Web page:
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The Recent Spread of Cyperus entrerianus (Cyperaceae) in the Southeastern United States and its Invasive Potential in Bottomland Hardwood Forests
David J. Rosen, Richard Carter, and Charles T. Bryson

Southeastern Naturalist, Volume 5, Number 2 (2006): 333–344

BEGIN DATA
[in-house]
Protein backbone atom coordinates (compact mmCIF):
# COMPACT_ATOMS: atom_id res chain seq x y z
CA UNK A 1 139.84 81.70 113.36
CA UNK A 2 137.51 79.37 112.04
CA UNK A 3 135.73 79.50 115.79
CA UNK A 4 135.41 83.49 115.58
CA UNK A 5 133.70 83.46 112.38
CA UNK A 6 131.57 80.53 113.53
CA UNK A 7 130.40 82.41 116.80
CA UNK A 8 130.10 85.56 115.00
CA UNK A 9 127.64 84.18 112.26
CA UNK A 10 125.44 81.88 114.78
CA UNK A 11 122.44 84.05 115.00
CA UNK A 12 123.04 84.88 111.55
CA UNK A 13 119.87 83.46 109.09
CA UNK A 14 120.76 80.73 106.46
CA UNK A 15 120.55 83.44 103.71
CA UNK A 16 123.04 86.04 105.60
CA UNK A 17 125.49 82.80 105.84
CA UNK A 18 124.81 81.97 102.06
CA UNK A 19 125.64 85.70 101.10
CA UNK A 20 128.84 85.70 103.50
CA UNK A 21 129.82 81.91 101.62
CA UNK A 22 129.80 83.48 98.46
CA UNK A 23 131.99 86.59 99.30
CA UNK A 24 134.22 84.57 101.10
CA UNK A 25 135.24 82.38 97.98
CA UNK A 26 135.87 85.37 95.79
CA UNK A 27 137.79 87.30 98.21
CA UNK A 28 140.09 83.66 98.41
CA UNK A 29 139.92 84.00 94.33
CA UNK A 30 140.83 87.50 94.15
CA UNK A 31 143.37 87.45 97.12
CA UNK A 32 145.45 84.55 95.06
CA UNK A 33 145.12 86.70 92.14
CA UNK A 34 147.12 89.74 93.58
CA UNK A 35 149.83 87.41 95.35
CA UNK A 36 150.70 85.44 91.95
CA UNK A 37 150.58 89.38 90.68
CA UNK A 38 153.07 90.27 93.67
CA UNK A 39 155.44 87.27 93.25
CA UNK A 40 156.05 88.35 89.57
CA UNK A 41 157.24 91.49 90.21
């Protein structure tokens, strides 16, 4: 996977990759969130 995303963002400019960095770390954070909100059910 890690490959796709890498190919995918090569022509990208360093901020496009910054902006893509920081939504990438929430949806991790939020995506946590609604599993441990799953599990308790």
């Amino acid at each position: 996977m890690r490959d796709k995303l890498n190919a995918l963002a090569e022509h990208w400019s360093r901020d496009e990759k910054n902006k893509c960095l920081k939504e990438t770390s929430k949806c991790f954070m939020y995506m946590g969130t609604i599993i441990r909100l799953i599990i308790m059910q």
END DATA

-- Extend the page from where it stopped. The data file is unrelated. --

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2006 SOUTHEASTERN NATURALIST 5(2):333–344 The Recent Spread of Cyperus entrerianus (Cyperaceae) in the Southeastern United States and its Invasive Potential in Bottomland Hardwood Forests David J. Rosen1,*, Richard Carter2, and Charles T. Bryson3 Abstract - Cyperus entrerianus, a native of temperate South America, has become a tenacious weed in the southeastern United States. Herbarium and field studies revealed records of C. entrerianus from an additional 39 counties in the southeastern United States, increasing the number of counties where it is known by 118%. Vegetation sampling at two southeast Texas bottomland hardwood stands showed that C. entrerianus is capable of invading the understory of a mature forest with oldgrowth characteristics and that native herbaceous species richness and aerial cover are negatively correlated with increasing aerial cover of C. entrerianus. Life-history characteristics of C. entrerianus suggest it will continue to spread and could alter both herbaceous and woody plant dynamics in bottomland forests of the southeastern United States. Introduction Nonnative invasive species are estimated to cost the American public about $138 billion annually (Pimentel 2002). This cost includes the overall adverse effects and control measures for invasive species in agricultural, forest, urban, and natural areas. In addition to economic losses, non-indigenous species negatively affect native-plant community structure, diversity, and community dynamics (Westbrooks 1998, 2001; Woods 1993; Zimdahl 1995). The homogenization of native flora by introduced species can lead to modification of native habitats and local extinctions (Olden and Poff 2003), a classical example being the conversion of California grasslands from perennial-dominated to exotic annual-dominated ecosystems (Heady et al. 1992). Invasion of forest communities in the eastern United States by introduced plant species has been well documented (Barden 1987, Luken 2003, Nuzzo 1999, Rosen and Faden 2005), and, indeed, the invasion of intact climax or late successional forests followed by reduction in native-plant diversity (Woods 1993). Cyperus entrerianus Böckeler (deeprooted sedge), a native of temperate South America, has become a tenacious weed in the southeastern United States (Carter 1990, Carter and Bryson 1996). Over the past decade, the authors have observed C. entrerianus in a variety of disturbed and native habitats, forming monotypic stands to the exclusion of native flora. Since its 1US Fish and Wildlife Service, 17629 El Camino Real, Suite 211, Houston, TX 77058-3051. 2Herbarium, Department of Biology, Valdosta State University, Valdosta, GA 31698. 3USDA, ARS, Southern Weed Science Research Unit, Stoneville, MS 38766. *Corresponding author - 334 Southeastern Naturalist Vol. 5, No. 2 introduction prior to 1941, probably by separate events in Florida and Texas, C. entrerianus has dispersed rapidly (Bryson and Carter 1994, Carter 1990, Carter and Bryson 1996, Carter and Jones 1991). Voucher specimens from a total of 33 counties in Alabama, Florida, Georgia, Louisiana, Mississippi, and Texas were previously cited (Bryson and Carter 1994, Carter 1990, Carter and Bryson 1996, Carter and Jones 1991). Over the past decade, we have observed the continuous spread of C. entrerianus, and its adverse affect in agricultural areas and natural plant communities. Field work throughout the southeastern United States over the past decade suggests that the dispersal of Cyperus entrerianus is being accelerated by human activities. Recently, we have observed the invasion of intact bottomland forests by C. entrerianus in southeastern Texas. We have found no published studies examining the response of native plant communities following invasion of C. entrerianus. The objectives of this research were to document additional spread of C. entrerianus and to determine its potential impact on a typical bottomland hardwood forest in southeastern Texas. We hypothesized that native herbaceous species richness and cover would be negatively correlated with the presence of C. entrerianus. Materials and Methods Study sites In order to determine if Cyperus entrerianus could invade a bottomland forest with old growth canopy structure and understand which native species it might displace, we selected and compared two bottomland forest stands administered by the San Bernard National Wildlife Refuge. Both study sites are located in southwestern Brazoria County, TX, between 29o08'39.7" and 29o05'15.1"N latitude and 95o48'54.6" and 95o45'58.1"W longitude. The Dance Bayou Unit, a 263-ha old-growth bottomland forest stand, is not infested by C. entrerianus. The Bird Pond Unit is a 38-ha bottomland forest stand located 2 km north of the Dance Bayou Unit, similar in woody composition, but infested in the herbaceous layer with C. entrerianus. Soils at both sites are mapped as clayey textured, somewhat poorly drained, and very slowly permeable (Crenwelge et al. 1981). Topography at both sites comprises nearly level flats or pit and mound microtopography. Both sites are similar in their proximity to disturbed areas and activities that could facilitate invasion by C. entrerianus. Bird Pond has a history of understory disturbance and clearing for hunting, which might have promoted dispersal of C. entrerianus from an adjacent pipeline right-of-way. Both forest stands were acquired as stopover and staging habitat for Nearctic-Neotropical migrant land-birds. An additional conservation role of Bird Pond is to protect a large stand of Leitneria floridana A. Chapman (corkwood). Vegetation sampling Similar areas were selected at both sites and randomly sampled for woody and herbaceous vegetation in order to characterize a forested stand 2006 D.J. Rosen, R. Carter, and C.T. Bryson 335 invaded by C. entrerianus and to contrast it with an un-infested stand. At both sites, random points were placed within each sampling area. Once located in the field using a hand-held GPS, points were used to establish a corner for a 250-m2 (10-m x 25-m) rectangular plot, with the long axis oriented in a north–south direction. Three 250-m2 plots were permanently established at each stand (six plots total). Within each plot, all trees were sampled that possessed a diameter at breast height (DBH; about 1.4 m above the ground) ≥ 7.5 cm. Ten randomly placed 1-m x 1-m (1-m2) quadrats within each of the 250-m2 plots were sampled by estimating percentage of aerial cover (0–100%) of all herbaceous species (including woody vegetation < 0.5 m tall) for a total of thirty 1-m2 quadrats at each stand (sixty total). All field work was conducted in early April 2004 and 2005. Data analysis Data obtained from the plots were used to calculate density and dominance (= basal area) for trees and frequency and dominance (= percent cover) for herbaceous vegetation. Importance values were obtained for each species in each plot by summing relative density and relative dominance for trees, and relative frequency and relative dominance for herbaceous vegetation. Native herbaceous species aerial cover and richness were arcsin transformed, and then their relationships with aerial cover of Cyperus entrerianus were examined using simple linear regression. Results Distribution Intensive field surveys and review of herbarium specimens have led to discovery of populations of Cyperus entrerianus in an additional 39 counties in the southeastern United States, increasing the number of counties where it is known by 118% and documenting substantial range expansions both northward and southward in Florida, Mississippi, and Texas (Fig. 1, Appendix I). Although previously known only from disturbed sites, over the past decade, C. entrerianus has been increasingly observed in relatively undisturbed, natural habitats, including bottomland forests, riparian forests over deep sands, tall-grass prairies, and coastal grasslands dominated by Spartina spartinae (Trin.) Merr. ex A. S. Hitchc. Vegetation sampling Dominant and sub-dominant canopy species composition were similar for Bird Pond and Dance Bayou (Table 1). Based on importance value, both stands are dominated by Ulmus crassifolia Nutt. (cedar elm; Table 1). Bird Pond is sub-dominated exclusively by Quercus virginiana Mill. var. virginiana (live oak), whereas Dance Bayou is sub-dominated almost equally by Celtis laevigata Willd. var. laevigata (sugar hackberry), Q. virginiana var. virginiana, and Q. nigra L. (water oak; Table 1). Even though Dance Bayou had higher canopy-class species richness, Bird Pond 336 Southeastern Naturalist Vol. 5, No. 2 Figure 1. Distribution of Cyperus entrerianus in North America, North of Mexico. Specimens previously reported by Carter (1990), Carter and Jones (1991), Bryson and Carter (1994), and Carter and Bryson (1996) are indicated by solid triangles (▲) and records reported for the first time here by solid circles (●). 2006 D.J. Rosen, R. Carter, and C.T. Bryson 337 Table 2. Composition table for herbaceous species with 100% occurrence sampled at the Bird Pond Unit (infested with Cyperus entrerianus) and Dance Bayou Unit (no C. entrerianus), San Bernard National Wildlife Refuge. %F = % frequency, R%F = relative % frequency, Do = dominance (% cover), R.Do. = relative dominance, I.V. = importance value. Bird Pond Dance Bayou %F R%F Do R.Do. I.V. %F R%F Do R.Do. I.V. Cyperus entrerianus 100 3.53 44.67 42.11 45.63 - - - - - Sabal minor 100 3.53 21.33 20.11 23.64 100 2.4 8.92 4.56 6.96 Carex cherokeensis 100 3.53 17.08 16.10 19.63 100 2.4 43.33 22.17 24.57 Ulmus crassifolia 100 3.53 3.42 3.22 6.75 100 2.4 1.92 0.98 3.38 Carex flaccosperma 100 3.53 1.75 1.65 5.18 - - - - - Viola sororia var. sororia 100 3.53 1.75 1.65 5.18 100 2.4 1.92 0.98 3.38 Quercus nigra 100 3.53 0.92 0.86 4.39 - - - - - Carex leavenworthii 100 3.53 0.75 0.71 4.24 - - - - - Fraxinus pennsylvanica 100 3.53 0.67 0.63 4.16 - - - - - Carex caroliniana 100 3.53 0.67 0.63 4.16 - - - - - Solidago canadensis 100 3.53 0.42 0.39 3.92 - - - - - Toxicodendron radicans 100 3.53 0.42 0.39 3.92 100 2.4 17.42 8.91 11.31 Symphyotrichum racemosum 100 3.53 0.33 0.31 3.84 - - - - - Tovara virginiana - - - - - 100 2.4 23.33 11.94 14.34 Oplismenus hirtellus - - - - - 100 2.4 15.67 8.01 10.41 Chasmanthium laxum - - - 100 2.4 7.00 3.58 5.98 Campsis radicans - - - - - 100 2.4 6.00 3.07 5.47 Parthenocissus quinquefolia - - - - - 100 2.4 5.67 2.90 5.3 Sanicula canadensis - - - - - 100 2.4 5.33 2.73 5.13 Carex blanda - - - - - 100 2.4 3.67 1.88 4.28 Carex texensis - - - - - 100 2.4 3.00 1.53 3.93 Myosotis macrosperma - - - - - 100 2.4 2.58 1.32 3.72 Malvaviscus drummondii - - - - - 100 2.4 2.50 1.28 3.68 Carex bulbostylis - - - - - 100 2.4 2.17 1.11 3.51 Viola sororia - - - - - 100 2.4 1.92 0.98 3.38 Spigelia texana - - - - - 100 2.4 1.08 0.55 2.95 Galium aparine - - - - - 100 2.4 1.00 0.51 2.91 Cyperus thyrsiflorus - - - - - 100 2.4 0.75 0.38 2.78 Celtis laevigata - - - - - 100 2.4 0.67 0.34 2.74 Berchemia scandens - - - - - 100 2.4 0.67 0.34 2.74 Table 1. Composition table for canopy size class (> 20 cm DBH) woody vegetation sampled at the Bird Pond Unit (infested with Cyperus entrerianus) and Dance Bayou Unit (no C. entrerianus), San Bernard National Wildlife Refuge. De = density (stems ha-1), R.De. = relative density, Do = dominance (m2 ha-1), R.Do. = relative dominance, I.V. = importance value. Bird Pond Dance Bayou De R.De. Do R.Do. I.V. De R.De. Do R.Do. I.V. Ulmus crassifolia 173.3 65 13.1 26.1 91.1 120.0 50.0 10.2 31.1 81.1 Quercus virginiana 40.0 15 33.9 67.4 82.4 13.3 5.6 9.1 27.6 33.2 Celtis laevigata 26.7 10 2.0 3.9 13.9 40.0 16.7 3.8 11.6 28.3 Fraxinus pennsylvanica 13.3 5 0.8 1.7 6.7 - - - - - Quercus nigra 13.3 5 0.5 0.9 5.9 26.7 11.1 4.1 12.5 23.6 Carya illinoiensis - - - - - 13.3 5.6 2.4 7.4 13.0 Quercus shumardii - - - - - 13.3 5.6 2.1 6.5 12.1 Acer negundo - - - - - 13.3 5.6 1.1 3.4 9.0 Totals 266.6 100.0 50.3 100.0 200.0 240.0 100.0 32.8 100.0 200.0 338 Southeastern Naturalist Vol. 5, No. 2 had higher stem density (stems ha-1) and dominance (m2 ha-1) indicating the canopy is structurally equivalent to the old-growth stand at Dance Bayou (Table 1). Based on importance value, the herbaceous layer at Bird Pond was dominated by Cyperus entrerianus, with sub-dominants of Sabal minor (dwarf palmetto) and Carex cherokeensis (cherokee sedge), while Dance Bayou is dominated by C. cherokeensis (Table 2). Species diversity, evenness, and richness were higher at Dance Bayou than Bird Pond (Table 3, Appendix II). At Bird Pond, native herbaceous species richness and aerial cover showed significant (P < 0.05) decline with increasing aerial cover of Cyperus entrerianus (Figs. 2, 3). Discussion Quantitative sampling of forest vegetation at the Bird Pond and Dance Bayou Units of the San Bernard National Wildlife Refuge demonstrated that Table 3. Diversity indices for herbaceous vascular plants sampled at the Bird Pond unit (infested with Cyperus entrerianus) and Dance Bayou unit (no C. entrerianus), San Bernard National Wildlife Refuge. Stand H' = Diversity J' = Evenness Species richness Bird Pond unit 3.3 0.86 49 Dance Bayou unit 3.7 0.89 65 Figure 2. Linear least-squares regression line of native herbaceous species richness (arcsin transformed) vs. aerial % cover of Cyperus entrerianus. Points represent richness from single 1-m2 quadrats. 2006 D.J. Rosen, R. Carter, and C.T. Bryson 339 Cyperus entrerianus became established under a canopy with old-growth attributes and that its presence was negatively correlated with native herbaceous species. Cyperus entrerianus may have less effect on more robust herbaceous species such as Sabal minor (dwarf palmetto) and Carex cherokeensis (cherokee sedge) than it does on species of smaller stature, or those with life history characteristics that would make them more sensitive to competition. The effect of C. entrerianus on seedlings of woody plants needs further study, although fewer woody species were sampled at Bird Pond (Appendix II) suggesting a negative effect. A comparison of species richness and diversity between the two study sites is not intended to suggest the reduced richness at Bird Pond is due entirely to invasion by an exotic species, since differences could be due to factors other than the occurrence of C. entrerianus. However, within each 250-m2 plot at Bird Pond, cover and richness of herbaceous species was negatively correlated with cover of C. entrerianus. Our conclusions are based on a limited study at only two sites and our previous field observations. More research is needed to better understand the invasion of bottomland forests and other native habitats by C. entrerianus, and its effect on native vegetation. Invasion of old-growth forests by exotic plants followed by depression of native species diversity is not well documented, but has been observed in North America (Woods 1993). The well-established ecological theory that Figure 3. Linear least-squares regression line of native herbaceous species aerial % cover (arcsin transformed) vs. aerial % cover of Cyperus entrerianus. Points represent richness from single 1-m2 quadrats. 340 Southeastern Naturalist Vol. 5, No. 2 productive, diverse habitats are resistant to exotic plant invasions has recently been challenged (Huston 2004). Our field observations of Cyperus entrerianus over the last decade indicate that its tiny seeds are readily dispersed, establishing new populations in a variety of habitats that increase in spatial extent and invade new areas. Life-history characteristics, including perennial habit, asexual reproduction, and high reproductive output (i.e., prolific seed production, high seed viability, and spring and fall flowering events) could give C. entrerianus a competitive advantage in a productive habitat such as bottomland hardwood forests. Results presented herein and observations of its life-history characteristics indicate C. entrerianus is a Type 8 colonizer. Type 8 colonizers are “quintessential invaders” with the following attributes: non-endemic, introduced via long-distance dispersal, and having a great impact on their new ecosystem (Davis and Thompson 2000). Its potential for competitive exclusion, apparent shade tolerance, and absence of native herbivores suggest that C. entrerianus could alter both herbaceous and woody plant dynamics in bottomland forests of the southeastern United States. Acknowledgments Stanley Jones is gratefully acknowledged for sharing unpublished data on collections of Cyperus entrerianus in Texas, and assistance with field work. The first author is also grateful to Catherine Yeargan and Scott Williams for assistance with field work. We thank Gary Ervin (Mississippi State University) and Warren Conway (Stephen F. Austin State University) for comments and suggestions on an earlier version of this manuscript. We thank Gordon Tucker, Scott Meiners, and an anonymous reviewer for their helpful comments. The Valdosta State University Faculty Research Fund supported field work by Richard Carter and publication costs. Literature Cited Barden, L. 1987. Invasion of Microstegium vimineum (Poaceae), an exotic, annual, shade tolerant, C4 grass, into a North Carolina floodplain. American Midland Naturalist 118:40–45. Bryson, C.T., and R. Carter. 1994. Notes on Carex, Cyperus, and Kyllinga (Cyperaceae) in Mississippi with records of eight species previously unreported to the state. Sida 16:171–182. Carter, R. 1990. Cyperus entrerianus (Cyperaceae), an overlooked species in temperate North America. Sida 14:69–77. Carter, R., and C.T. Bryson. 1996. Cyperus entrerianus: A little-known aggressive sedge in the southeastern United States. Weed Technology 10:232–235. Carter, R., and S.D. Jones. 1991. Additional records of Cyperus entrerianus (Cyperaceae) in the United States. Sida 14:615–616. Crenwelge, G.W., J.D. Crout, E.L. Griffin, M.L. Golden, and J.K. Baker. 1981. Soil survey of Brazoria County, Texas. United States Department of Agriculture, Soil Conservation Service, Washington, DC. 140 pp. Davis, M., and K. Thompson. 2000. Eight ways to be a colonizer; Two ways to be an invader. Bulletin of the Ecological Society of America 81:226–230. 2006 D.J. Rosen, R. Carter, and C.T. Bryson 341 Heady, H.F., J.W. Bartolome, M.D. Pitt, G.D. Savelle, and M.C. Stroud. 1992. California Prairie. Pp. 313–335, In R.T. Coupland (Ed). Ecosystems of the World 8A. Natural Grasslands: Introduction and Western Hemisphere. Elsevier, Amsterdam, Holland. 469 pp. Holmgren, P.K., N.H. Holmgren, and L.C. Barnett. 1990. Index Herbariorum Part I: The Herbaria of the World. New York Botanical Garden. New York, NY. Huston, M.A. 2004. Management strategies for plant invasions: Manipulating productivity, disturbance, and competition. Diversity and Distributions 10:167–178. Luken, J.O. 2003. Invasions of forests in the eastern United States. Pp. 283–301, In F.S. Gilliam and M.R. Roberts (Eds.). The Herbaceous Layer in Forests of Eastern North America. Oxford University Press, New York, NY. Nuzzo, V. 1999. Invasion pattern of the herb garlic mustard (Alliaria petiolata) in high quality forests. Biological Invasions 1:169–179. Olden, J.D., and N.L. Poff. 2003. Toward a mechanistic understanding and prediction of biotic homogenization. The American Naturalist 162:442–460. Pimentel, D. (Ed.). 2002. Biological Invasions: Economic and Environmental Plants, Animals, and Microbe Species. CRC, Boca Raton, FL. 369 pp. Rosen, D.J., and R.B. Faden. 2005. Gibasis pellucida (Commelinaceae), a new and potentially weedy genus and species for Texas. Sida 21:1931–1934. Westbrooks, R.G. 1998. Invasive Plants, Changing the Landscape of America: Fact Book. Federal Interagency Committee for the Management of Noxious and Exotic Weeds, Washington, DC. Westbrooks, R.G. 2001. Invasive species, coming to America: New strategies for biological protection through prescreening, early warning, and rapid response. Wildland Weeds 4:5–11. Woods, K.D. 1993. Effects of invasion by Lonicera tatarica L. on herbs and tree seedlings in four New England Forests. American Midland Naturalist 130:62–74. Zimdahl, R.L. 1995. Introduction. Pp. 1–18, In A.E. Smith (Ed.). Handbook of Weed Management Systems. Marcel Decker, Inc., New York, NY. Appendix I. Specimen citations for additional collections not reported by Carter (1990), Carter and Jones (1991), Bryson and Carter (1994), and Carter and Bryson (1996). Herbarium acronyms follow Holmgren et al. (1990). ALABAMA. Houston Co.: sandy gravelly railroad switch area, just S of US 84, downtown Dothan, 14 Oct 1996, Kral 86914 (VSC). FLORIDA. Escambia Co.: Pensacola, roadside, 06 Aug 1941, Brinker 413 (US). Leon Co.: small flood-control pond at E end of Municipal Drive, just W of Mabry and S of Pensacola Streets in Tallahassee, 15 Jun 2000, Anderson 19354 (VSC). St. Lucie Co.: just W of Fort Pierce, along Hwy FL 70, ca 200 m E jct. Florida Turnpike and Hwy FL 70, 27°24.46'N 80°23.57'W, 22 Sep 1996, Carter 13828 (VSC). GEORGIA. Atkinson Co.: just W of Kirkland, ditch along N side Hwy. US 82, 31°18.560'N 082°54.851'W, 25 Aug 2005, Carter 16109 (VSC). Bacon Co.: W side Alma, by Hwy GA 32, near N end Bacon County Airport, ditch along N side Hwy GA 32, locally common, 06 Aug 1998, Carter 14173 (VSC). Bulloch Co.: S side Statesboro, W side Hwy. US 301, disturbed vacant lot, 32°24.763'N 081°48.239'W, 29 Oct 2005, Carter and Kral 16257 (VSC). Charlton Co.: Homeland, jct. Bowery Lane and Guinn Place Drive, ruderal staging area for truck transport company, 30°51.143'N, 082°01.061'W, local, 22 Oct 2003, Carter 15232 (VSC). Long Co.: Ludowici, S edge of town, open disturbed area adjacent to truck stop, SE Hwy US 84, locally common, UTM 17 428662E 3508333N, 23 Aug 2002, Carter and Rosen 14736 (VSC). 342 Southeastern Naturalist Vol. 5, No. 2 McIntosh Co.: Eulonia, just W jct. hwys. US 17 and GA 99, 31°31.519'N 081°25.903'W, ditch and backslope by Hwy GA 99, 19 Sep 2003, Carter 15087 (VSC). Toombs Co.: Parkers, 0.75 mi N jct. Hwys US 1 and GA 56, ditch by Paul Lockley Rd, SE jct. with Hwy US 1, local, 06 Aug 1998, Carter 14150 (VSC). MISSISSIPPI. Harrison Co.: Gulfport, ca. 0.5 mi. NE jct. Hwy I-10 and US 49, T7S R11W Sect 9 or 10, open disturbed area, vacant lot across from shopping strip mall, 08 Oct 2004, Bryson 20389 (SWSL, VSC). Jones Co.: Laurel, SE quadrant intersection I-59 and Hwy US 84, 31°41.811'N 089°06.891'W, poorly drained area of truck stop, S Hwy US 84, locally common, 20 Sep 2004, Carter 15800 (VSC). Pearl River Co.: ca. 3 mi. S Picayune, Nicholson Community, between Hwy US 11 and RR to W jct. of Hwy US 11 and MS 607, T6S R17W Sect. 38, open area, 10 Sep 2004, Bryson 19789 (SWSL, VSC). Tunica Co.: ca. 0.6 mi. NE of Robinsville Community, SE jct. of Hwy US 61 and Grand Casino Parkway South, T3S R11W Sect. 18 NE/ 4 of NE/4 (34°50.195'N 090°16.639'W) E of Hwy US 61, Delta Region, 15 Aug 2004, Bryson and Bryson 20319 (SWSL). TEXAS. Austin Co.: N of I-10, 3.1 mi E of FM 1458, E of Sealy, between service road and interstate, N29o46'18.2" W96o03'30.4" (NAD83), 17 Sep 2004, Rosen 3100 (VSC, SBSC). Bee Co.: overgrazed prairie S of TX Hwy. 202, about 8.3 miles W of its intersection with FM 2441, W of the town of Beeville, N28°23'17.3" W97° 33'02.5"), 12 Sep 2004, Rosen and Carter 3093 (TEX, BRIT). Brazoria Co.: S corner of TX 35 and FR 2917, SW of Alvin., 09 Sep 1997, Jones 13067 (SAT). Brazos Co.: N side of Briarcrest Dr., ca. halfway between TX 6 and Wildflower Drive in Bryan, 06 Jun 1997, Jones 13047 (SAT). Calhoun Co.: Myrtle Foester-Whitmire Unit of the Aransas National Wildlife Refuge, about 1 mile SE of County Rd. 316 in the town of Indianola, N28o30'26.7" W96 o32'38.7", 02 Oct 2004, Rosen et al. 3146 (BRIT, TEX, VSC). Cameron Co.: about 20 miles north of Brownsville, Paredes Line Road, 16 Jun 1941, Runyon 2761 (TEX). Colorado Co.: median of Interstate Highway 10, about 1.5 miles W of CORD 217, between the towns of Schulenberg and Columbus, UTM 14 719802E 3286772N, 30 Jun 2004, Rosen 2994 (VSC, SBSC). Galveston Co.: roadside FM 1266 at intersection with Hwy. 96, S of Gulf Airport., 15 Sep 2001, Rosen 1645 (TAES). Goliad Co.: N roadside of TX Hwy. 239, about 13.2 mi W of its intersection with Hwy US 77, SE of the town of Goliad, N28 o 35’ 23.8” W97 o 13’ 37.1”, 12 Sep 2004, Rosen and Carter 3090 (TEX). Hardin Co.: N of FM 418 at Village Creek, between Kountze and Silsbee, frequent in deep, sandy soils of disturbed riparian forest remnant, N30o23’53.3” W94o15’52.6”, 13 Jun 2005, Rosen 3426 (TEX, VSC). Jasper Co.: East of State Highway 62, 5.1 miles N of its intersection with State Highway 12, 3.8 miles S of Farm Road 2246, S of the town of Buna, 13 Jun 2005, Rosen 3425 (TEX, VSC). Liberty Co.: Trinity River NWR, adjacent to tributary of Picketts Bayou, NW of pipeline right-of-way, UTM 15 327219E 3311629N, 29 Aug 2002, Rosen 2310 (SBSC). Montgomery Co.: Jones State Park, edge camping lake, sandy soil, 01 Jul 1982, Kessler 6240 (TAES). Orange Co.: Adjacent to service road south of Interstate 10, 1.5 miles W of its intersection with State Highway 62, W of the town of Orange, 13 Jun 2005, Rosen 3424 (TAES, TEX, VSC). Polk Co.: Big Thicket National Park (Big Thicket Unit), old well pad site along Horse Trail, south of Sun Flower Road, 18 Sep 2002, Jones 14937 (SAT). Refugio Co.: Vidaurri Ranch, about 1.8 miles W of entrance to ranch, about 8 miles SW intersection Hwy US 77 and Hwy TX 239, 28 mi S Victoria, N28o25'38.6"W97o10'30.0", 12 Sep 2004, Rosen and Carter 3083 (TEX, BRIT). San Augustine Co.: Angelina National Forest, 09 June 05, Conway s.n. (SFA). San Jacinto Co.: roadside ditch N of Hwy. 150, 1.4 miles W of its intersection with Hwy 59, W of Shepherd., 11 Sep 2003, Rosen 2627 (VSC, SBSC). San Patricio.: S side Odem, parking area of truck stop E Hwy US 77, between Hwy US 77 and railroad, 27°56.577'N, 097°35.275'W, 13 Sep 2004, Carter 15535 (VSC). Travis Co.: Austin; headwaters of Gaines Creek, about 400’ NW intersection Brodie Ln. and US 290, 27 Nov 2004, Turner s.n. (VSC, TEX). Tyler Co.: On and W of US Hwy. 287, 7.7 miles S of its intersection with U. S. Hwy. 190 in the town of Woodville, 13 Jun 2005, Rosen 3427 (TEX, VSC). Victoria Co.: S Victoria, RV Park, N Hwy US 59, ca. 6.5 mi NE jct. hwys. US 59 and TX 185, N28°49'27.0" W96°55'13.5", disturbed ground, Carter and Rosen 15520 (VDB, VSC). Waller Co.: 0.1 mi S on Schlipf Road from its jct. with Morton Road., 24 Sep 1992, Jones 9687 (VSC). Wharton Co.: Roadside of Highway 102, about 8 miles S of Eagle Lake, UTM 14 762260E 3263940N (NAD 83), 30 Jun 2004, Rosen 2995 (VSC). 2006 D.J. Rosen, R. Carter, and C.T. Bryson 343 Appendix II. Species sampled in the herbaceous layer at Bird Pond and Dance Bayou. Species considered capable of reaching the shrub or canopy layer are indicated by an asterisk (*). Species Bird Pond Dance Bayou *Ampelopsis arborea (L.) Köhne x Arisaema dracontium (L.) Schott x *Baccharis halimifolia L. x *Berchemia scandens (Hill) K. Koch x x Brunnichia ovata (Walter) Shinners x *Callicarpa americana L. x Callitriche peploides Nutt. x *Campsis radicans (L.) B. Seemann ex E. Bureau x x Carex basiantha Steud. x Carex blanda Dewey x x Carex bulbostylis Mack. x Carex caroliniana Schwein. x Carex cherokeensis Schwein. x x Carex corrugata Fernald x Carex flaccosperma Dewey x x Carex leavenworthii Dewey x x Carex oxylepis Torr. & Hook. var. oxylepis x Carex texensis (Torr. ex L.H. Bailey) L.H. Bailey x *Celtis laevigata Willd. var. laevigata x Chasmanthium laxum (L.) H. O. Yates var. sessiliflorum x x (Poiret) Wipff & S. D. Jones *Cocculus carolinus (L.) DC. x Conoclinium coelestinum (L.) DC. x Cynosciadium digitatum DC. x Cyperus entrerianus Böeck. x Cyperus thyrsiflorus Jungh. x Cyperus virens Michx. var. virens x Desmodium glabellum (Michx.) DC. x x Dichondra carolinensis Michx. x x Eleocharis acicularis (L.) Roem. & Schult. var. acicularis x Eleocharis montana (Kunth) Roem. & Schult. x Eleocharis wolfii (A. Gray) A. Gray ex Britton x Elephantopus carolinianus Raeusch. x Elymus virginicus L. var. virginicus x Eupatorium serotinum Michx. x *Forestiera ligustrina (Michx.) Poiret x *Fraxinus pennsylvanica Marshall x x Galium aparine L. x x Galium tinctorium (L.) J. Scopoli x Geum canadense Jacq. var. camporum (Rydb.) x Fernald & Weath. Hydrocotyle verticillata Thunb. x Hygrophila lacustris (Cham. & Schltdl.) Nees x Hypericum hypercoides (L.) Crantz x *Ilex decidua Walter x *Ilex vomitoria Aiton x x Juncus tenuis Willd. var. tenuis x 344 Southeastern Naturalist Vol. 5, No. 2 Species Bird Pond Dance Bayou Leersia virginica Willd. x x Malvaviscus drummondii Torr. & A. Gray x Matelea gonocarpos (Walter) Shinners x Melica mutica Walter x Micromeria brownei (Sw.) Benth. var. pilosiuscula A. Gray x Muhlenbergia schreberi J.F. Gmel. x Myosotis macrosperma Engelm. x x Oplismenus hirtellus (L.) P. Beauv. subsp. setarius x x (Lam.) Mez Oxalis dillenii Jacq. x Panicum commutatum Schult. var. commutatum x x *Parthenocissus quinquefolia (L.) Planch. var. quinquefolia x x Passiflora lutea L. x Poa autumnalis Muhl. ex Elliott x Polygonum punctatum Elliot x *Prunus caroliniana Aiton x *Quercus nigra L. x x *Quercus shumardii Buckley x Ranunculus hispidus Michx. var. nitidus (Chapm.) T. Duncan x Ranunculus pusillus Poiret x Rubus argutus Link x x Ruellia strepens L. x Sabal minor (Jacq.) Pers. x x Sanicula canadensis L. x x Sanicula odorata (Raf.) Pryer & Phillippe x Sapindus saponaria L. var. drummondii (Hook. & Arn.) x L.D. Benson Scleria oligantha Michx. x Sida rhombifolia L. x Smallanthus uvedalia (L.) Mack. ex Small x *Smilax bona-nox L. x *Smilax rotundifolia L. x *Smilax smallii Morong x Solidago canadensis L. var. scabra (Muhl. ex Willd.) x Torr. & A. Gray Spigelia texana (Torr. & A. Gray) A. DC. x x Stellaria prostrata Baldwin ex Elliott x Symphoricarpos orbiculatus Moench x Symphyotrichum racemosum (Elliott) G. Nesom var. x subdumosum (K. Wiegand) G. Nesom Teucrium canadense L. var. canadense x Thelypteris kunthii (Desv.) C.V. Morton x Tovara virginiana (L.) Raf. x *Toxicodendron radicans (L.) Kuntze x x *Ulmus crassifolia Nutt. x x Urtica chamaedryoides Pursh x Verbesina virginica L. var. virginica x Viola sororia Willd. var. sororia x x